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Wednesday, November 27, 2013

The Safest Suburb In The World Did It By Ending The Culture Of Cars | FastCompany



The difference between this Dutch city and most North American commuter towns is that it actually makes good on its promise of safety, security, and good health.

What happens when you build mobility systems entirely around safety? I found out the morning I arrived in Houten, a design experiment set amid the soggy pastures of the Dutch lowlands.

I stepped off the train, eyes blurry with an Amsterdam-size hangover, and found a bustling downtown without a car in sight--just throngs of white-haired senior citizens wheeling past on bicycles, their baskets loaded with shopping. I was greeted at Houten’s city hall by the mild-mannered traffic director, Herbert Tiemens, who insisted that we go for a ride. He led me down Houten’s main road, which was not actually a road but a winding path through what looked like a golf course or a soft-edged set from Teletubbies: all lawns and ponds and manicured shrubs. Not a car in sight. We rolled past an elementary school and kindergarten just as the lunch bell rang. Children, some of whom seemed barely out of diapers, poured out, hopped on little pink and blue bicycles, and raced past us, homeward.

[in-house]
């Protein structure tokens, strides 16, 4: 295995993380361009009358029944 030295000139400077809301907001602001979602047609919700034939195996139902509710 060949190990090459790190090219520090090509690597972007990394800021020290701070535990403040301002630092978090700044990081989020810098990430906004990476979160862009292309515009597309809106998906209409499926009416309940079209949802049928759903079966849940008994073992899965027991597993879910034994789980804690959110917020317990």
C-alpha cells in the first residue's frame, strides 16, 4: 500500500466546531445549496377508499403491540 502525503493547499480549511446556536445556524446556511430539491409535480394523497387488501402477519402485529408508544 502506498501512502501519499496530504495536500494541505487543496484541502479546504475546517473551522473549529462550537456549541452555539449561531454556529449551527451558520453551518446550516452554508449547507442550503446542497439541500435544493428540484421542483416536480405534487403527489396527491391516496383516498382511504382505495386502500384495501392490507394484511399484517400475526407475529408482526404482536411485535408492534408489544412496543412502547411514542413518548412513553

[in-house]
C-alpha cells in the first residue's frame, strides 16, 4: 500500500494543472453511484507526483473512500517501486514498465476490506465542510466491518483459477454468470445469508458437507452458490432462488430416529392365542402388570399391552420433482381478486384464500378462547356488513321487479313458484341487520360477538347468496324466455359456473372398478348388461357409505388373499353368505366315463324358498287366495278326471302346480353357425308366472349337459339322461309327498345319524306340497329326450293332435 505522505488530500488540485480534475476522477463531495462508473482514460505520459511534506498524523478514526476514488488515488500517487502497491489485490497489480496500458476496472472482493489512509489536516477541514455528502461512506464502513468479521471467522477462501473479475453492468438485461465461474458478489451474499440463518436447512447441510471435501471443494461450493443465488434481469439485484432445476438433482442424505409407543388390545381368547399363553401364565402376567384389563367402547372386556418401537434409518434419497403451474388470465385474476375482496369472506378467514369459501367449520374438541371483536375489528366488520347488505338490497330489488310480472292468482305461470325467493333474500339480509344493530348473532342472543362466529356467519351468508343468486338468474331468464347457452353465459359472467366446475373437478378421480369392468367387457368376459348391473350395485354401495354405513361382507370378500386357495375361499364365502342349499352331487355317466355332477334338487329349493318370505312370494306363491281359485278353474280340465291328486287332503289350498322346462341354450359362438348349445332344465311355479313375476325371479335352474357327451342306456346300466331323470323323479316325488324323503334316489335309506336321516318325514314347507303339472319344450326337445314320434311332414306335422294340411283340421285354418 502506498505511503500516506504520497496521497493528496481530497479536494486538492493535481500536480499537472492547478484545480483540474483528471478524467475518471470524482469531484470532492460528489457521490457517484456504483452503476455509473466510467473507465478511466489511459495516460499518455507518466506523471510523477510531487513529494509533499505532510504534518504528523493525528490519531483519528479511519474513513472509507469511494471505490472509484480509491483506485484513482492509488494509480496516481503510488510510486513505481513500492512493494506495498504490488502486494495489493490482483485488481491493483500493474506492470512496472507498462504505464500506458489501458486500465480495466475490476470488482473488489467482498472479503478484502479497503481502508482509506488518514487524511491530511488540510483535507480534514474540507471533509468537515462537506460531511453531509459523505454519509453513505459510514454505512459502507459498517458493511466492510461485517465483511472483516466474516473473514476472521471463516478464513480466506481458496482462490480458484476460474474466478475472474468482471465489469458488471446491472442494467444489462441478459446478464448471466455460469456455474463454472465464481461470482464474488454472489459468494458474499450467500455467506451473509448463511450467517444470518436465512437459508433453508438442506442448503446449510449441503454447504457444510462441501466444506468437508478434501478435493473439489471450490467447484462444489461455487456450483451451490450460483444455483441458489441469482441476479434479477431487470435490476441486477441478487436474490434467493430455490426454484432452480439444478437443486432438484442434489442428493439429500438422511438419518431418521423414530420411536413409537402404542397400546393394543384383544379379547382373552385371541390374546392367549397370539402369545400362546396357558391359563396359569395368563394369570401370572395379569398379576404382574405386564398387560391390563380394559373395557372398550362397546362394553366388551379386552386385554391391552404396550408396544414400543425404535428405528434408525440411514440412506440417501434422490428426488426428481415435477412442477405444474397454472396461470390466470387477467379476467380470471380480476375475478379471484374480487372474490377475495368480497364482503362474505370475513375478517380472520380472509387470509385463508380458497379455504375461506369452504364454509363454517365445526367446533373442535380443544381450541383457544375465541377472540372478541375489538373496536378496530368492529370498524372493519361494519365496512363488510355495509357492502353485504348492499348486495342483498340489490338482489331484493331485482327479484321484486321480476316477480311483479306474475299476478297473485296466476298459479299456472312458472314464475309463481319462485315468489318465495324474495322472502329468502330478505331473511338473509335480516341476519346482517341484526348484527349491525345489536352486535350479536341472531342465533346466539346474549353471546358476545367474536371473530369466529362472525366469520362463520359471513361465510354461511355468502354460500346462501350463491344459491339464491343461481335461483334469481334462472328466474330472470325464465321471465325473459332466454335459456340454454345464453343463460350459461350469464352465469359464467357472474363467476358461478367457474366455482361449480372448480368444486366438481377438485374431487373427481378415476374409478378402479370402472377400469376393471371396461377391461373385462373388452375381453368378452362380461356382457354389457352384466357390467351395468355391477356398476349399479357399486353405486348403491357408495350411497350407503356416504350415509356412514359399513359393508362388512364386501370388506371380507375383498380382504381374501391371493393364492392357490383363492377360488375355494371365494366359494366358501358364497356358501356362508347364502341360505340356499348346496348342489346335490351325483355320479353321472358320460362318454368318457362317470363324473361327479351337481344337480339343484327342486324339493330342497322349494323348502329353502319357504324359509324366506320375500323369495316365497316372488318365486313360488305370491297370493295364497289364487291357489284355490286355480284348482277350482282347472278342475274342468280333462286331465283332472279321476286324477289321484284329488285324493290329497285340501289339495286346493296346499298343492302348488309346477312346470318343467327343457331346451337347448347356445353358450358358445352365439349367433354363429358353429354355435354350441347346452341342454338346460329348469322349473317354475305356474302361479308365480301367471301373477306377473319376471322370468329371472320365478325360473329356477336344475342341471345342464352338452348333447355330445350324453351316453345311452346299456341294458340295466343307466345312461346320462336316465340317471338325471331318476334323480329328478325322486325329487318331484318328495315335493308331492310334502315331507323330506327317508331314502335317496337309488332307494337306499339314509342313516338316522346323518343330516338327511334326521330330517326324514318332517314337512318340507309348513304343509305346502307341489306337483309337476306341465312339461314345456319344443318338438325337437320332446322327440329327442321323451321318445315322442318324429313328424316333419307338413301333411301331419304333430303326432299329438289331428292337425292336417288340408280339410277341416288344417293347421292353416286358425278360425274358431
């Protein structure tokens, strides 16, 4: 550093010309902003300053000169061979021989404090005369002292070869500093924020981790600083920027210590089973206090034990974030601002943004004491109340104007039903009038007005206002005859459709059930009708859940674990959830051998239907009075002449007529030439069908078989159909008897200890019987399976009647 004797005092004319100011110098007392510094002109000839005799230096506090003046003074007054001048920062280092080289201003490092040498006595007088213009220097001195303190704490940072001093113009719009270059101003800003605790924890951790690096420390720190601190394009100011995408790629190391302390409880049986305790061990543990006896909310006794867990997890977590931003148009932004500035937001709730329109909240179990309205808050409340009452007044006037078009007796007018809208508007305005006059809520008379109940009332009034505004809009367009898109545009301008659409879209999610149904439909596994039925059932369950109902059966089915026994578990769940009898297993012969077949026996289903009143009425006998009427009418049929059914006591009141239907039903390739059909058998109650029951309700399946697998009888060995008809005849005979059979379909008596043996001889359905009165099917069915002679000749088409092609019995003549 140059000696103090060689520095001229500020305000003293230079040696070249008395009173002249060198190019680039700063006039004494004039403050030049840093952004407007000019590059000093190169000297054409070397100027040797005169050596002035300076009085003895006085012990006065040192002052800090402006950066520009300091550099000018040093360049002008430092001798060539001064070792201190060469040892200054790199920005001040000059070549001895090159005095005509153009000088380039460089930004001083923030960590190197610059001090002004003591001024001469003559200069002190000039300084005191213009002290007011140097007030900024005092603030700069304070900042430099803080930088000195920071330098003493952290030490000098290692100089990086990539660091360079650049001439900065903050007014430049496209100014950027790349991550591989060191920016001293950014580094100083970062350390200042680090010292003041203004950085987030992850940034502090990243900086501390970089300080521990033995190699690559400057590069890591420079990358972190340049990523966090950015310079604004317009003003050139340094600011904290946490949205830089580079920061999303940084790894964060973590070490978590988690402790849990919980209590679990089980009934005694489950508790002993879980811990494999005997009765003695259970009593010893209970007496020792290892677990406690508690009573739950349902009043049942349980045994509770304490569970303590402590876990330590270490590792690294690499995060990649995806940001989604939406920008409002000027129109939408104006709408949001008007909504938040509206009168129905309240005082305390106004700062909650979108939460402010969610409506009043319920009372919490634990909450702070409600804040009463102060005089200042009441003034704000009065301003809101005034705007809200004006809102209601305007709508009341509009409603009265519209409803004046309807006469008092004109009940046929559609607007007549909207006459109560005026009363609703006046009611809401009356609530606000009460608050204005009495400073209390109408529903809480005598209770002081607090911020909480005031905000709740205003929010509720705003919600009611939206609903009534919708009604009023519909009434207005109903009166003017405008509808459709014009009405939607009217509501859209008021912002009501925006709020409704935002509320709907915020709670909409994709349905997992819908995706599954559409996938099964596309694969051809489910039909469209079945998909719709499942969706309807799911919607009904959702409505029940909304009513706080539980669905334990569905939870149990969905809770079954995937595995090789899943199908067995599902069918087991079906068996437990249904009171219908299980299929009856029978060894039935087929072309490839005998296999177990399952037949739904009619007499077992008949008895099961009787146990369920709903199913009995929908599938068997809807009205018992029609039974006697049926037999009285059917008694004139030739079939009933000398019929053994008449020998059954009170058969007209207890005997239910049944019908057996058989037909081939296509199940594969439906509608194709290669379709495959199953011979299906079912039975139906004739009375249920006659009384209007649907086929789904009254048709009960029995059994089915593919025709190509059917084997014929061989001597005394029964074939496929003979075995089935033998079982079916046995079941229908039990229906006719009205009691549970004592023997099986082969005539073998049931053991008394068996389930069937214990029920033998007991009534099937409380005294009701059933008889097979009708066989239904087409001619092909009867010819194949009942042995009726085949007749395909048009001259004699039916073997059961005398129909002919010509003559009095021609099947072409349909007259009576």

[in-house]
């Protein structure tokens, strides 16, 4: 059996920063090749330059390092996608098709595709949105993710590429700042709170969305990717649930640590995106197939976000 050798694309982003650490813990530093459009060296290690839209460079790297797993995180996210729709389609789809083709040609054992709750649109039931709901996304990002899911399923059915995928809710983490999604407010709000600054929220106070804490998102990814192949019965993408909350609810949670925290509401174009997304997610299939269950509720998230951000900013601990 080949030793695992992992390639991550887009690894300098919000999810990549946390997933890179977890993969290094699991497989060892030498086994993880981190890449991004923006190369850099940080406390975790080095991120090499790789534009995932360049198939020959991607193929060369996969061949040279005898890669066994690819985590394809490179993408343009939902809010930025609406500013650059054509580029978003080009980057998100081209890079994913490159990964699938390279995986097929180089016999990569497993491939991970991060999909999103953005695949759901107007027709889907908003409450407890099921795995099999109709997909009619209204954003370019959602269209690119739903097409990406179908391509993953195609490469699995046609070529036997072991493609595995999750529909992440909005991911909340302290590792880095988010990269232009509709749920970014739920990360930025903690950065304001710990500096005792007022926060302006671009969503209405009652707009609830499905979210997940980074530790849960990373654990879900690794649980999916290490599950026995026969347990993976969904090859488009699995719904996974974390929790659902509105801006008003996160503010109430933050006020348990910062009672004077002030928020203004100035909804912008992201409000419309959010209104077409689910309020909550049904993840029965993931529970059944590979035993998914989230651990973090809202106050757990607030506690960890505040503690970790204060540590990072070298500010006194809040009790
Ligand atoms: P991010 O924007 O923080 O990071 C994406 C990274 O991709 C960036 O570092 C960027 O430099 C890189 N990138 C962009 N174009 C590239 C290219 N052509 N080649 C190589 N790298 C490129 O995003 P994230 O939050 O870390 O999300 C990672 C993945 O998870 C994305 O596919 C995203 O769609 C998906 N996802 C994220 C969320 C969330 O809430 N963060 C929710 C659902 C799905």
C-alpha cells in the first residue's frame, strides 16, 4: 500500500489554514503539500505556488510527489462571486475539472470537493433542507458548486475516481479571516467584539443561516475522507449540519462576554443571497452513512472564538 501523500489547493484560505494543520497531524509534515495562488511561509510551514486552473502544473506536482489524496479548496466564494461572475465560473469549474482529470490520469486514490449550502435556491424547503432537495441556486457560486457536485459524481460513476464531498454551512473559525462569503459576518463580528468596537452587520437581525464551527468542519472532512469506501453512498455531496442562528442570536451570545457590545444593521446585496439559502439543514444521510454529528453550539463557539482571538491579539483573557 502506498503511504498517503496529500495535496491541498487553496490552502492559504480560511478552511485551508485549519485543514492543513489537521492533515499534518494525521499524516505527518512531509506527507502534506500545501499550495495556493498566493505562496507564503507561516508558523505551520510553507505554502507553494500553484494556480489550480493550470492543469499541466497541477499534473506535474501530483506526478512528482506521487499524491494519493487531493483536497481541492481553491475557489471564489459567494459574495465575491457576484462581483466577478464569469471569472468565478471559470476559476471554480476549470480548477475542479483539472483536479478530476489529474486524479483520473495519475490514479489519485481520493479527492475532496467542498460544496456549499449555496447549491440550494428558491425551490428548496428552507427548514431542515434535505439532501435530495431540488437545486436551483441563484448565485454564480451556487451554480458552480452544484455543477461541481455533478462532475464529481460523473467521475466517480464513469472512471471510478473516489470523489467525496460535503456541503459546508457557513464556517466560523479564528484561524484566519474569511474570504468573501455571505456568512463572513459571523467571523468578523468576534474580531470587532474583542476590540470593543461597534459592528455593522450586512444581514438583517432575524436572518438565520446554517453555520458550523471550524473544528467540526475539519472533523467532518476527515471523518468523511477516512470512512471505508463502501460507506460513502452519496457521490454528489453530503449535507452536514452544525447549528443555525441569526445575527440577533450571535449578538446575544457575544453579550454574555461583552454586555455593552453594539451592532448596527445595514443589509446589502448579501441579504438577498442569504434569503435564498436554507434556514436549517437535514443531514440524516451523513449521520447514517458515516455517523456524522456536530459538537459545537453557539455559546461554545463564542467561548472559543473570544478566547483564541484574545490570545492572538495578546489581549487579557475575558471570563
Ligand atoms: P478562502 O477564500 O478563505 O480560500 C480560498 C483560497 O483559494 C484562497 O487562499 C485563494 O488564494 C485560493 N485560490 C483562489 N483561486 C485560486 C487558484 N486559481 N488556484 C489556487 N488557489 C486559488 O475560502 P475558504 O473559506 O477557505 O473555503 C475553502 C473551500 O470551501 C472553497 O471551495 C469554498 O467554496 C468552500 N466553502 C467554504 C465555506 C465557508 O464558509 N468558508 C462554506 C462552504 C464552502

“We are quite proud of this,” Tiemens boasted. “In most of the Netherlands, children don’t bike alone to school until they are eight or nine years old. Here they start as young as six.”

“Their parents must be terrified,” I said.

“There’s nothing to fear. The little ones do not need to cross a single road on their way home.”

Once upon a time, Houten was a tiny village clustered around a fourteenth-century church. But in 1979 the Dutch government declared that Houten needed to do its part in absorbing the country’s exploding population. The hamlet of 5,000 needed to grow by 10 times in 24 years--an expansion similar to what many American suburbs would experience. Faced with such an overwhelming change, the local council adopted a plan that turned the traditional notion of the city inside out.

Read more at FastCompany

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